For more info on URI North American activities, go to www.uri.org/regionalnews/namerica/

* Organizational Development Committee (OrgDev)
--Don serves on this GC committee.

OrgDev looks at how the URI can adapt and change as a decentralized, grassroots organization. Currently, it is wrestling with issues of youth involvement, affiliate members, sponsorship policy, inactive member groups, the need for an archive for organizational memory, etc. All of these issues will benefit from input regarding how CoG has addressed these issues in the past. More and more, the organizational structure of the URI looks just like CoG.

* Philanthropy Committee (PhilComm)
--Don serves on this GC committee.

The economic downturn has affected all non-profits and the URI is no exception. Its planned $2.2million 2003 budget has already been reduced to $1.6million. It now costs about $106,000 a month to run the global organization. A lot of time at the GC meeting this May was devoted to fundraising issues. The primary focus was on helping the Regions (especially those outside North America and Europe) to be financially self-sufficient. The less the "hub" in San Francisco has to underwrite the Regions, the less the "hub" has to raise. Don, noting that several GC members had brought traditional crafts from their countries to sell, suggested the creation of an International CC Marketplace on the URI website. This would benefit both the "hub" and the local CCs in the Regions. PhilComm will look into how to make this and other suggestions from GC a reality.

PhilComm is also coordinating "72 Hours for URI", observing the anniversary of the signing of the URI Charter each year on June 26th with local fundraising efforts for the URI.

* URI/PWR 2004 Working Group
--Don represents North America on this GC committee.

Representatives from the CPWR made a presentation to the GC suggesting that we collaborate on the Barcelona Parliament. Their idea is that a whole evening at the Parliament would be dedicated to the URI Regions. Folks attending the Parliament from each Region would be able to meet folks from home and learn about opportunities for interfaith involvement in their own Region. The CPWR would like the URI to organize this. The GC was torn between the tremendous opportunity for networking and outreach this represents and the significant allocation of time and resources. A working group was formed to explore the concept with the CPWR and report back to the GC on the feasibility of such a collaboration.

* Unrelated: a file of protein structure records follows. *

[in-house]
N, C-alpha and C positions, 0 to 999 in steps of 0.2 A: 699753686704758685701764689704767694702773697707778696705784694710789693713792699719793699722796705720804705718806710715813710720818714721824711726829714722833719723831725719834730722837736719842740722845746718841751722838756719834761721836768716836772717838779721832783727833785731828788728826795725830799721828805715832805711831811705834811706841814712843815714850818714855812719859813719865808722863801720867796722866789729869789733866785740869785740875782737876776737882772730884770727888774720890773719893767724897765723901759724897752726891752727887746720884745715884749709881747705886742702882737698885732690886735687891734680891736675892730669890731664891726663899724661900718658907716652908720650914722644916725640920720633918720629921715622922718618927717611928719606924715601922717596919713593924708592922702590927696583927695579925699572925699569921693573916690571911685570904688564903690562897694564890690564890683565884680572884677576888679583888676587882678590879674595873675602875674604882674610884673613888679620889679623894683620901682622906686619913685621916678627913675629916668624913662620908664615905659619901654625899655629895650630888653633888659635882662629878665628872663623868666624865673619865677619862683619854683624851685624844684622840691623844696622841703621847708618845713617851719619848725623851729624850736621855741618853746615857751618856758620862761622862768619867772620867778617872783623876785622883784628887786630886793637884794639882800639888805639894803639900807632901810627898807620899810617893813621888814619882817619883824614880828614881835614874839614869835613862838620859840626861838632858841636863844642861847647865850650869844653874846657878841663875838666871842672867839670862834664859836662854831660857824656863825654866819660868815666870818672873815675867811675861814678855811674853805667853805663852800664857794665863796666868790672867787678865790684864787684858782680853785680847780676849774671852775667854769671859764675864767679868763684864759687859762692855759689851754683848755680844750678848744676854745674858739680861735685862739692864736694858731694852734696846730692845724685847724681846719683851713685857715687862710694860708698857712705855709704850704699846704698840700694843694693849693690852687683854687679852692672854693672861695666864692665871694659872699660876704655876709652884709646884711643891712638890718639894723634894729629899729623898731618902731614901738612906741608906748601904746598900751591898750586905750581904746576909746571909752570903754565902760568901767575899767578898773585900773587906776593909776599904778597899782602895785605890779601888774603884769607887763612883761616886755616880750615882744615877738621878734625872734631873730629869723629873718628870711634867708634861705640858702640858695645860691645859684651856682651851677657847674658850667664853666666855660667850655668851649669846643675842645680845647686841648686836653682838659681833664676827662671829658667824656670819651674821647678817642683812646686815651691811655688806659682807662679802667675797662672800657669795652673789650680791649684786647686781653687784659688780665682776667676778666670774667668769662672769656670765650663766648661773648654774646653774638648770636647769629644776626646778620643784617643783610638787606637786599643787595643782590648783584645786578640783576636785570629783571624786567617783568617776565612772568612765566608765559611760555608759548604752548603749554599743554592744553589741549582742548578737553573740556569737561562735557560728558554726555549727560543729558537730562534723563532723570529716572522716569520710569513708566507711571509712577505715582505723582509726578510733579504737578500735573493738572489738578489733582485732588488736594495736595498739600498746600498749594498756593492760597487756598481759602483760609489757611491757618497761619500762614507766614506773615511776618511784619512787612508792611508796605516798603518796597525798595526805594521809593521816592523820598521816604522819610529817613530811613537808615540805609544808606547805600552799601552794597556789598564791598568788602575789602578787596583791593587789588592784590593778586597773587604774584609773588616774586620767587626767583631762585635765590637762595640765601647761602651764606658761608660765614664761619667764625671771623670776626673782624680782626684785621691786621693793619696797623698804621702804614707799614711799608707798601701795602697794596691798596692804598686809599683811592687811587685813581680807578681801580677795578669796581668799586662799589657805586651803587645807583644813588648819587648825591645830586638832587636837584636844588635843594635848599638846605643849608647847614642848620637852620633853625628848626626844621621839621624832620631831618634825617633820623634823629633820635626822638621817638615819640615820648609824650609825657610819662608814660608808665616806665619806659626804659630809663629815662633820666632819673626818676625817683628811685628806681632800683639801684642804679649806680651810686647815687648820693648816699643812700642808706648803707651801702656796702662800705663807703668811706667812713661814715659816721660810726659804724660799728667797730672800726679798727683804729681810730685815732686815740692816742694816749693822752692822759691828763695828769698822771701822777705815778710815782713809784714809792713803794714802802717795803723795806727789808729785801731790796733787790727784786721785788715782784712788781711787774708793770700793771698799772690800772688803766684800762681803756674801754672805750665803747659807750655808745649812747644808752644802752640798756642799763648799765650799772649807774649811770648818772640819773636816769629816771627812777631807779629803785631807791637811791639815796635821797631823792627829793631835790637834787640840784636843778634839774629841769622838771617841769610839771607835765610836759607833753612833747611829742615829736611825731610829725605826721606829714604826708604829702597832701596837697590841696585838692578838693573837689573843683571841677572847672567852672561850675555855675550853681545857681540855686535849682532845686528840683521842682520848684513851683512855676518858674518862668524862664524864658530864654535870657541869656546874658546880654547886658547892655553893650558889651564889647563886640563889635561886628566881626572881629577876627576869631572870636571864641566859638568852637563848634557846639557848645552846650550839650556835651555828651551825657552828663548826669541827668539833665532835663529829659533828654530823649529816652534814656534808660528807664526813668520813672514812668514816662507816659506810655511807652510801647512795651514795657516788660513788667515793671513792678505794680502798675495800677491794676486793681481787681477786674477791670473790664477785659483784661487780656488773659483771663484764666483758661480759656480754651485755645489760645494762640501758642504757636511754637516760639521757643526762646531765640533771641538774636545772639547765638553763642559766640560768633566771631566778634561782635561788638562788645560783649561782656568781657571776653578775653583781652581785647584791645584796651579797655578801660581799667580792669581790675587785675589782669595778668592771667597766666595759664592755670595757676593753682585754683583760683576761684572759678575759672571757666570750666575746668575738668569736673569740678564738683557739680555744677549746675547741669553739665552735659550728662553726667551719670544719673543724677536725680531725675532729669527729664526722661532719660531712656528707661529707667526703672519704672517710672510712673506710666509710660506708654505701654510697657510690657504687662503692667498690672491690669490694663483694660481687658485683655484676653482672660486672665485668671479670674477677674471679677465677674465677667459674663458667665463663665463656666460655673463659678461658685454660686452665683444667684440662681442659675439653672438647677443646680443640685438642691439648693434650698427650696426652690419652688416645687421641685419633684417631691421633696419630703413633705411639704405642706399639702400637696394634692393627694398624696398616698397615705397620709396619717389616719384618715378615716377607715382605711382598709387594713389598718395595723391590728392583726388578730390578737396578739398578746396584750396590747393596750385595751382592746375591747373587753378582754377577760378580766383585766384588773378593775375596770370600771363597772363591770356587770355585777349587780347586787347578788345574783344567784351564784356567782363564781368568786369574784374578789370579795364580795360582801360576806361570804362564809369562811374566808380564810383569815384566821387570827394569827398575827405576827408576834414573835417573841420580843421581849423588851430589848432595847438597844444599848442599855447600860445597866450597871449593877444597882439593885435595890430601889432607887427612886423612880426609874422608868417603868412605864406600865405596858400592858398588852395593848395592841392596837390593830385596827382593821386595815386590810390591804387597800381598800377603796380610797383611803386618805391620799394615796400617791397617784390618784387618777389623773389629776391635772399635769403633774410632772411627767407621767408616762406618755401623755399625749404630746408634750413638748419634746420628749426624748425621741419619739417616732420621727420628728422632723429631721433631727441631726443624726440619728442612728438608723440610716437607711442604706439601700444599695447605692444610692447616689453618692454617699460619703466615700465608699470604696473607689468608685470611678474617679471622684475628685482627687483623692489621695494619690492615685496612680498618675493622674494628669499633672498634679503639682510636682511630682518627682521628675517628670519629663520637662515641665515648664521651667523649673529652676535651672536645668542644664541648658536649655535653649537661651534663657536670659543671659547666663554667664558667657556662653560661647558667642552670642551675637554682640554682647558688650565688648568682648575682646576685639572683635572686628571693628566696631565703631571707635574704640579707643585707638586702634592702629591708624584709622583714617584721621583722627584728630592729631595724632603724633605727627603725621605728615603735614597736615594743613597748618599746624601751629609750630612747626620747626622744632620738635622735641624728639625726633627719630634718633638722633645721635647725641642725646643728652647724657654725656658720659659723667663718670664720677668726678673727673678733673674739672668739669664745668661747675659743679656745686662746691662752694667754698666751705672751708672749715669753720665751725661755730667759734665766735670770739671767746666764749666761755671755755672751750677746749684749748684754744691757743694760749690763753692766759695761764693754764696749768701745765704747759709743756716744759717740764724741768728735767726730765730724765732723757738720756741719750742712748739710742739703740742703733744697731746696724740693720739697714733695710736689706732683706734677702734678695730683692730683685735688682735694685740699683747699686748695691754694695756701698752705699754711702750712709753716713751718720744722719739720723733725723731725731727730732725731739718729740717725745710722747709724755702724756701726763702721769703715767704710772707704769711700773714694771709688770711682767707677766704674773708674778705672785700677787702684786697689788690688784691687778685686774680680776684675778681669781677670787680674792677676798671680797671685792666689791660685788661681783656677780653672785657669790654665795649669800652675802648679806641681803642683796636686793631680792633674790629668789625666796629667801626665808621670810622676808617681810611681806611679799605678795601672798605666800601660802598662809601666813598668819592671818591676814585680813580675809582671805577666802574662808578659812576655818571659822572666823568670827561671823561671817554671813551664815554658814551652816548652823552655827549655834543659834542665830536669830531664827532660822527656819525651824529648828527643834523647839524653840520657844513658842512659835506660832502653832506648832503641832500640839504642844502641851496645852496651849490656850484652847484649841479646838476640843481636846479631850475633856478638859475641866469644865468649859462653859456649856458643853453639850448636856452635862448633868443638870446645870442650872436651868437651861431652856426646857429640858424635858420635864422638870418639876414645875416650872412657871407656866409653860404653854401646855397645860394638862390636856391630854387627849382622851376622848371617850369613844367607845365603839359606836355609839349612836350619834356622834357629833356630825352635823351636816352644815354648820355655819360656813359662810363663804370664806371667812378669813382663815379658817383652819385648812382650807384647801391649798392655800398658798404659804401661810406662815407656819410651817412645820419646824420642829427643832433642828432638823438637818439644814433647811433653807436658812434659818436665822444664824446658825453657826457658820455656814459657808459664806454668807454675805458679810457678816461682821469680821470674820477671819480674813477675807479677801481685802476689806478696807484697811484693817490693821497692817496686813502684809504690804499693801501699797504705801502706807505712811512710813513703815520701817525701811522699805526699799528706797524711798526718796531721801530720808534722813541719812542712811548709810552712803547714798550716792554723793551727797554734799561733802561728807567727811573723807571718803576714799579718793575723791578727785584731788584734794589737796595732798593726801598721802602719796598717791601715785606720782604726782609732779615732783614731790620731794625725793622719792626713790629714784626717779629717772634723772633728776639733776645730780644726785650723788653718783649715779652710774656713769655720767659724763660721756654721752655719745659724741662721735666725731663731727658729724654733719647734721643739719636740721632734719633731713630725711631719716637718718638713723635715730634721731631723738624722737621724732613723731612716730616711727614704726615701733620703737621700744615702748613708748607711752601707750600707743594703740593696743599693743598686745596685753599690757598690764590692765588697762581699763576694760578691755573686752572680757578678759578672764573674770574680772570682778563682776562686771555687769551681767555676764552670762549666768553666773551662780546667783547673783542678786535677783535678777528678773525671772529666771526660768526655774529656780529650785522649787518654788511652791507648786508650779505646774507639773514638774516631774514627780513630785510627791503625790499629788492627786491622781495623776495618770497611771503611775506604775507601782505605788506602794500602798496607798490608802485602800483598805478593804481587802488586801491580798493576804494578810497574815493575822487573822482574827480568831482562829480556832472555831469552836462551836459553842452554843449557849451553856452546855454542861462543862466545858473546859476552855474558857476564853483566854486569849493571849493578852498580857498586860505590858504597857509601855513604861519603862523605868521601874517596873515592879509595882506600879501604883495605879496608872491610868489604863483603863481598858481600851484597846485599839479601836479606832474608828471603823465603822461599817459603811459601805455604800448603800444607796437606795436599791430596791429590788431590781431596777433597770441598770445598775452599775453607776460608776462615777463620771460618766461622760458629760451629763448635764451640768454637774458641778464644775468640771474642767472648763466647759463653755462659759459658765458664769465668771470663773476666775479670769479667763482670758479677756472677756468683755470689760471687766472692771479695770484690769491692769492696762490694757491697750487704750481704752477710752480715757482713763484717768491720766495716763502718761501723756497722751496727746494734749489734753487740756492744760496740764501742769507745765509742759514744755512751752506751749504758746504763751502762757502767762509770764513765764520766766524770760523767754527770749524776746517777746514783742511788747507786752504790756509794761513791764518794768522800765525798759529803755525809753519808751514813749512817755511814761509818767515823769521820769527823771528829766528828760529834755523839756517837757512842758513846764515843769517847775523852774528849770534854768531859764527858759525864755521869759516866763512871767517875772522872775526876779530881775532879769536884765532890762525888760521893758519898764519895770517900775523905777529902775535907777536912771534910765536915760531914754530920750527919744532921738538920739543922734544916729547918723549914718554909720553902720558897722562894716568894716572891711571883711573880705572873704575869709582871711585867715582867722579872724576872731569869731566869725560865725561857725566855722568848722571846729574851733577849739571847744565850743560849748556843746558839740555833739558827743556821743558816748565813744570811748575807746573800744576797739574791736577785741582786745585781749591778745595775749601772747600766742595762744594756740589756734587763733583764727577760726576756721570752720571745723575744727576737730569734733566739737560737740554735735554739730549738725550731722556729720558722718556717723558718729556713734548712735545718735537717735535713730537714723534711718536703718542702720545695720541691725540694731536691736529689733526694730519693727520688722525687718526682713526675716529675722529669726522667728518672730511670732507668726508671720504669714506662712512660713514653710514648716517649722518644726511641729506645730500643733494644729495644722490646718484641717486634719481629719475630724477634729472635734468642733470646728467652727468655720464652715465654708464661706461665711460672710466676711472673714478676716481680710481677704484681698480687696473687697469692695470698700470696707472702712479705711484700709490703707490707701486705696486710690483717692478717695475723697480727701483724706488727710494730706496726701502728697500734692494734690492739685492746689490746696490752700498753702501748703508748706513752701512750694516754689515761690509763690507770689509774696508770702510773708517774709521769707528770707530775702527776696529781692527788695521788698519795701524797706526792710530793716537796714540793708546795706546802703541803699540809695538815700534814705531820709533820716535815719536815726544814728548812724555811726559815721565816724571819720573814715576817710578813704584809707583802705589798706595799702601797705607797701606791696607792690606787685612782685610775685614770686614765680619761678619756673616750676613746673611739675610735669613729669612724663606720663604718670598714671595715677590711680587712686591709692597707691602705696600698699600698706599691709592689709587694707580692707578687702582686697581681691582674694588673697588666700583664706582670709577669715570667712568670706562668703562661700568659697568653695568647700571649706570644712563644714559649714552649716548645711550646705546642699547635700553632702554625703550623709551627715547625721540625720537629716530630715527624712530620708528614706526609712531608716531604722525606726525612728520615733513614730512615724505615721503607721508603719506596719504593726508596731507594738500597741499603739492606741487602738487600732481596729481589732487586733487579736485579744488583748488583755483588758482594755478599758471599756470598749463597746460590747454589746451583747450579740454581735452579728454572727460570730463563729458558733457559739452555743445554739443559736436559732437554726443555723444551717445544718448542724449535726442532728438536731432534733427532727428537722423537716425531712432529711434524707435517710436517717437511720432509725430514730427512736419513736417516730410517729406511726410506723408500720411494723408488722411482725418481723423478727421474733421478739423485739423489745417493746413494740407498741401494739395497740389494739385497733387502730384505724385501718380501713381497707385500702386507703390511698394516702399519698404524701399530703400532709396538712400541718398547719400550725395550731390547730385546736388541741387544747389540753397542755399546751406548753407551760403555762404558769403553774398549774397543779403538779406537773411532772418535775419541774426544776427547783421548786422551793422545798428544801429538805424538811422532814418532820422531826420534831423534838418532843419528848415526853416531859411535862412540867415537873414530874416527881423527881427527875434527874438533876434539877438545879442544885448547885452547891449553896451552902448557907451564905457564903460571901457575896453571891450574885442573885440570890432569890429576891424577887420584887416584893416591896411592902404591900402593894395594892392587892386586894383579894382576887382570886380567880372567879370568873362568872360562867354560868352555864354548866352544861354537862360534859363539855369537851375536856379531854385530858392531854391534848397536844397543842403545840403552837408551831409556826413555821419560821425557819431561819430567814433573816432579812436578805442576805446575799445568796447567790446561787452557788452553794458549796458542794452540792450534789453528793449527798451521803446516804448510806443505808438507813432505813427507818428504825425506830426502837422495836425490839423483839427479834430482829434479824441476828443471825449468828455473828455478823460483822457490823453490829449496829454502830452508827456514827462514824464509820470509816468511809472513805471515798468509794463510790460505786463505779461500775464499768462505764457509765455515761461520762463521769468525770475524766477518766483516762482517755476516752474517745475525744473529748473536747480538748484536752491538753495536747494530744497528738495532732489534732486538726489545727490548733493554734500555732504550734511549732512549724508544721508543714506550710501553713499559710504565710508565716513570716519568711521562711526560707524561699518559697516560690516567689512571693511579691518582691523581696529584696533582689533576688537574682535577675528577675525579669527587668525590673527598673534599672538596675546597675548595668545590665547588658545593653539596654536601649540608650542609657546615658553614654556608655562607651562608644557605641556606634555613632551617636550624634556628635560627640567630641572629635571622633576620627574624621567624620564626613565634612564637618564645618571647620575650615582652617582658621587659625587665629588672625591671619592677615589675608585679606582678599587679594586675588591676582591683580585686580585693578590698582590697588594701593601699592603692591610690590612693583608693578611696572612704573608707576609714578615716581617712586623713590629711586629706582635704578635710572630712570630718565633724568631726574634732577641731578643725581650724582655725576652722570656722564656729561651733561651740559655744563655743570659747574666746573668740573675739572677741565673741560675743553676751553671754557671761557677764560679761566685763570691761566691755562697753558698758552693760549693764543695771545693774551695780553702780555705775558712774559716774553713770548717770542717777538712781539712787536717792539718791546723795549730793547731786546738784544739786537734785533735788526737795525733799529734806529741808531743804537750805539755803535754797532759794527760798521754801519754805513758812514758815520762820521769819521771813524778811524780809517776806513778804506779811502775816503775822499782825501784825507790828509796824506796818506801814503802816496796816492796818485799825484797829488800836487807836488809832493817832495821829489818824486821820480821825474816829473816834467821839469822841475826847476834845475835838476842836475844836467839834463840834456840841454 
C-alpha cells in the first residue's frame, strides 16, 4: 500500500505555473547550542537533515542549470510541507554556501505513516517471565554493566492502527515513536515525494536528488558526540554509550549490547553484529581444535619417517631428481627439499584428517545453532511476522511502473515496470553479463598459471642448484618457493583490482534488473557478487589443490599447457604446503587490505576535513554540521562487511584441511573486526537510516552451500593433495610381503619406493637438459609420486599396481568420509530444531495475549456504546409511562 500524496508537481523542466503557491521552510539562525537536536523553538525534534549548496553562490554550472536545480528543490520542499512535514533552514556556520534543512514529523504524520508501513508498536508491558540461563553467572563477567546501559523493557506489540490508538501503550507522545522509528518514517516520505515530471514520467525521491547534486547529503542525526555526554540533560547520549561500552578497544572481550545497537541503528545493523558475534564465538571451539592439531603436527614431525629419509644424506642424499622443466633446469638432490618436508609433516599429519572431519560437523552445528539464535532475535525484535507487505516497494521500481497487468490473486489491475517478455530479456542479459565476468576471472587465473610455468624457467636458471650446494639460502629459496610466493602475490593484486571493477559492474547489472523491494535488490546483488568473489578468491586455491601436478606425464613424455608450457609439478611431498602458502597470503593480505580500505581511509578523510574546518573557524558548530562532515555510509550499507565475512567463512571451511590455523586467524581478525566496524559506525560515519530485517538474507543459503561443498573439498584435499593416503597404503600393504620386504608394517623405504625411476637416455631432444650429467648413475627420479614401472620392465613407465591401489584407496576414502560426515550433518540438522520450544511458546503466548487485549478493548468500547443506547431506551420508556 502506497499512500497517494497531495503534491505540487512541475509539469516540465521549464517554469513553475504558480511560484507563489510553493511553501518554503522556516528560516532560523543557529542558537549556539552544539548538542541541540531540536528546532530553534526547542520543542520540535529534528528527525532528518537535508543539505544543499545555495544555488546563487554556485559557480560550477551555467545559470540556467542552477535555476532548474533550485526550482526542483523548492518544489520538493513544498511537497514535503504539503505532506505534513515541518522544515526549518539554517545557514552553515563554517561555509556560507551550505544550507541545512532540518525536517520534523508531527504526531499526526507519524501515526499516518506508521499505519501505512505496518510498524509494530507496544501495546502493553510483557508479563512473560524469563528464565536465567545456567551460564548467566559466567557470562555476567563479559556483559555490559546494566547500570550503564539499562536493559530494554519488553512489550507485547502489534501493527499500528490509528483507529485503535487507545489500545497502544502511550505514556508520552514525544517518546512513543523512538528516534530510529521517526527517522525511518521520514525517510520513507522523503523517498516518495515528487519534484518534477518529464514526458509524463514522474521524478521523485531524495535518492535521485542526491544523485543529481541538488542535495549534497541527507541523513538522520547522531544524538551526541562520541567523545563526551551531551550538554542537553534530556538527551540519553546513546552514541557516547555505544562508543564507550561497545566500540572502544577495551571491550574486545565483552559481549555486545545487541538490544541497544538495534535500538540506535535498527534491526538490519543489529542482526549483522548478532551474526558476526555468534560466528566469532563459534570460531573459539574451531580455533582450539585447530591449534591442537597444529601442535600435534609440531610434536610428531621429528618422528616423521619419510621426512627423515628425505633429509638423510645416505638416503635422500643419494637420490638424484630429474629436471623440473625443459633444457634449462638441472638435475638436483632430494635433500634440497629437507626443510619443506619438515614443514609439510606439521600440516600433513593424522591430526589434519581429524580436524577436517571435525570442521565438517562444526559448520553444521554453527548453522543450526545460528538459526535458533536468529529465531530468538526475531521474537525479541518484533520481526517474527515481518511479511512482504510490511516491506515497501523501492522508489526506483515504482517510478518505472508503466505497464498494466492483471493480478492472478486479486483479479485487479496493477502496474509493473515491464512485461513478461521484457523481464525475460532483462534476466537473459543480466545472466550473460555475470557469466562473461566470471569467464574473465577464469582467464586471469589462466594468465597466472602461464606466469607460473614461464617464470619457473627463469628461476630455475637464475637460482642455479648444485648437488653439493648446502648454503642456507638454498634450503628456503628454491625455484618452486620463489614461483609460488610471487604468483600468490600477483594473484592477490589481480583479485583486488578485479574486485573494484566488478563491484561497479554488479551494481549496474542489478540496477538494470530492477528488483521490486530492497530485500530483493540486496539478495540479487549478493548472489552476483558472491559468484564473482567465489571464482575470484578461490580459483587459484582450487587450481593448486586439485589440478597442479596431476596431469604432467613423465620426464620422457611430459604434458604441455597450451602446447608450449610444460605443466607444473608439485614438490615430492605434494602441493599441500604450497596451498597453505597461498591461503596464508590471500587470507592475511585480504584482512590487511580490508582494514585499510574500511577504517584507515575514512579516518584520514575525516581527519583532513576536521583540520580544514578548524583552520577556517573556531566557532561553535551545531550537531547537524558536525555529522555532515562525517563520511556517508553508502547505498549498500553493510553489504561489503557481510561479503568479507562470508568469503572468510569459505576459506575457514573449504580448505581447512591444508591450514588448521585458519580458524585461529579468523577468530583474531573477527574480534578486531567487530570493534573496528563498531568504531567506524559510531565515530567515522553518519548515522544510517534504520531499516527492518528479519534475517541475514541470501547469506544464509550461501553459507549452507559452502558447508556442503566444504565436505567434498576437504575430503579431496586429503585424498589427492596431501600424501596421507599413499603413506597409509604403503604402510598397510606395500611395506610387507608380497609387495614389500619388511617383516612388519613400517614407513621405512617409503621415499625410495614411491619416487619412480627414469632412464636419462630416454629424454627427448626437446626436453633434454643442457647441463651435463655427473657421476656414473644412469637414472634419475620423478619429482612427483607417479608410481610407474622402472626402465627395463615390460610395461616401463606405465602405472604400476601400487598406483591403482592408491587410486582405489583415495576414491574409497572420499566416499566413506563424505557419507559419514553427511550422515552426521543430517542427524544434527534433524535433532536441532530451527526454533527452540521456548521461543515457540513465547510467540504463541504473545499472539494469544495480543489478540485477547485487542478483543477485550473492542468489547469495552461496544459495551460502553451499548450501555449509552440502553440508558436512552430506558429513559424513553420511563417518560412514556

* Multi-Regional Cooperation Circle Support Multiple CC (MRCCSMCC)
--Don is the Coordinator of this newly forming CC.

In addition to the seven geographic regions into which the URI's Coperation Circles are organized, there is an eighth "region" called "Multi-regional", for those groups whose focus and membership extends beyond a single region. At this last GC meeting, several of the Multi-regional CCs met and decided that, in the interests of increasing our connectedness and networking, and at the same time reducing the financial burden on the San Francisco "hub", we would organize a Multi-Regional Cooperation Circle Support Multiple CC, consisting of those Multi-regional CCs that wish to join and that these CCs would fundraise to pay for our own Regional Coordinator.

* Spirituality & the Earth CC (S&ECC)
--Deborah, Rowan, Don, and CoG-members Catherine Starr, Diana Paxson, and Katya Madrid are members of this Mutli-regional CC. Don serves as Coordinator.

The S&ECC exists to foster and facilitate communication and cooperation between all those who feel a spiritual connection with the Earth. We bring together those who follow indigenous, tribal, pagan, nature-based, and Earth-centered spiritualities; reach out to spiritual traditions and groups (especially indigenous and tribal) who have not been involved in the process before; share information and resources; and bring our combined wisdom to bear on the needs of the Earth and all livings beings. The S&ECC has 23 members on 4 continents, representing 10 Earth-centered religions.

At the Cape Town Parliament, S&ECC member Bob Walter (Taoist / Mill Valley CA), who is Director of the Joseph Campbell Foundation, organized an ad hoc meeting of indigenous traditions called "Calling from the Corners of the World". It was a great success. The S&ECC is organizing a more substantive and pre-planned gathering of indigenous traditions at the Barcelona Parliament.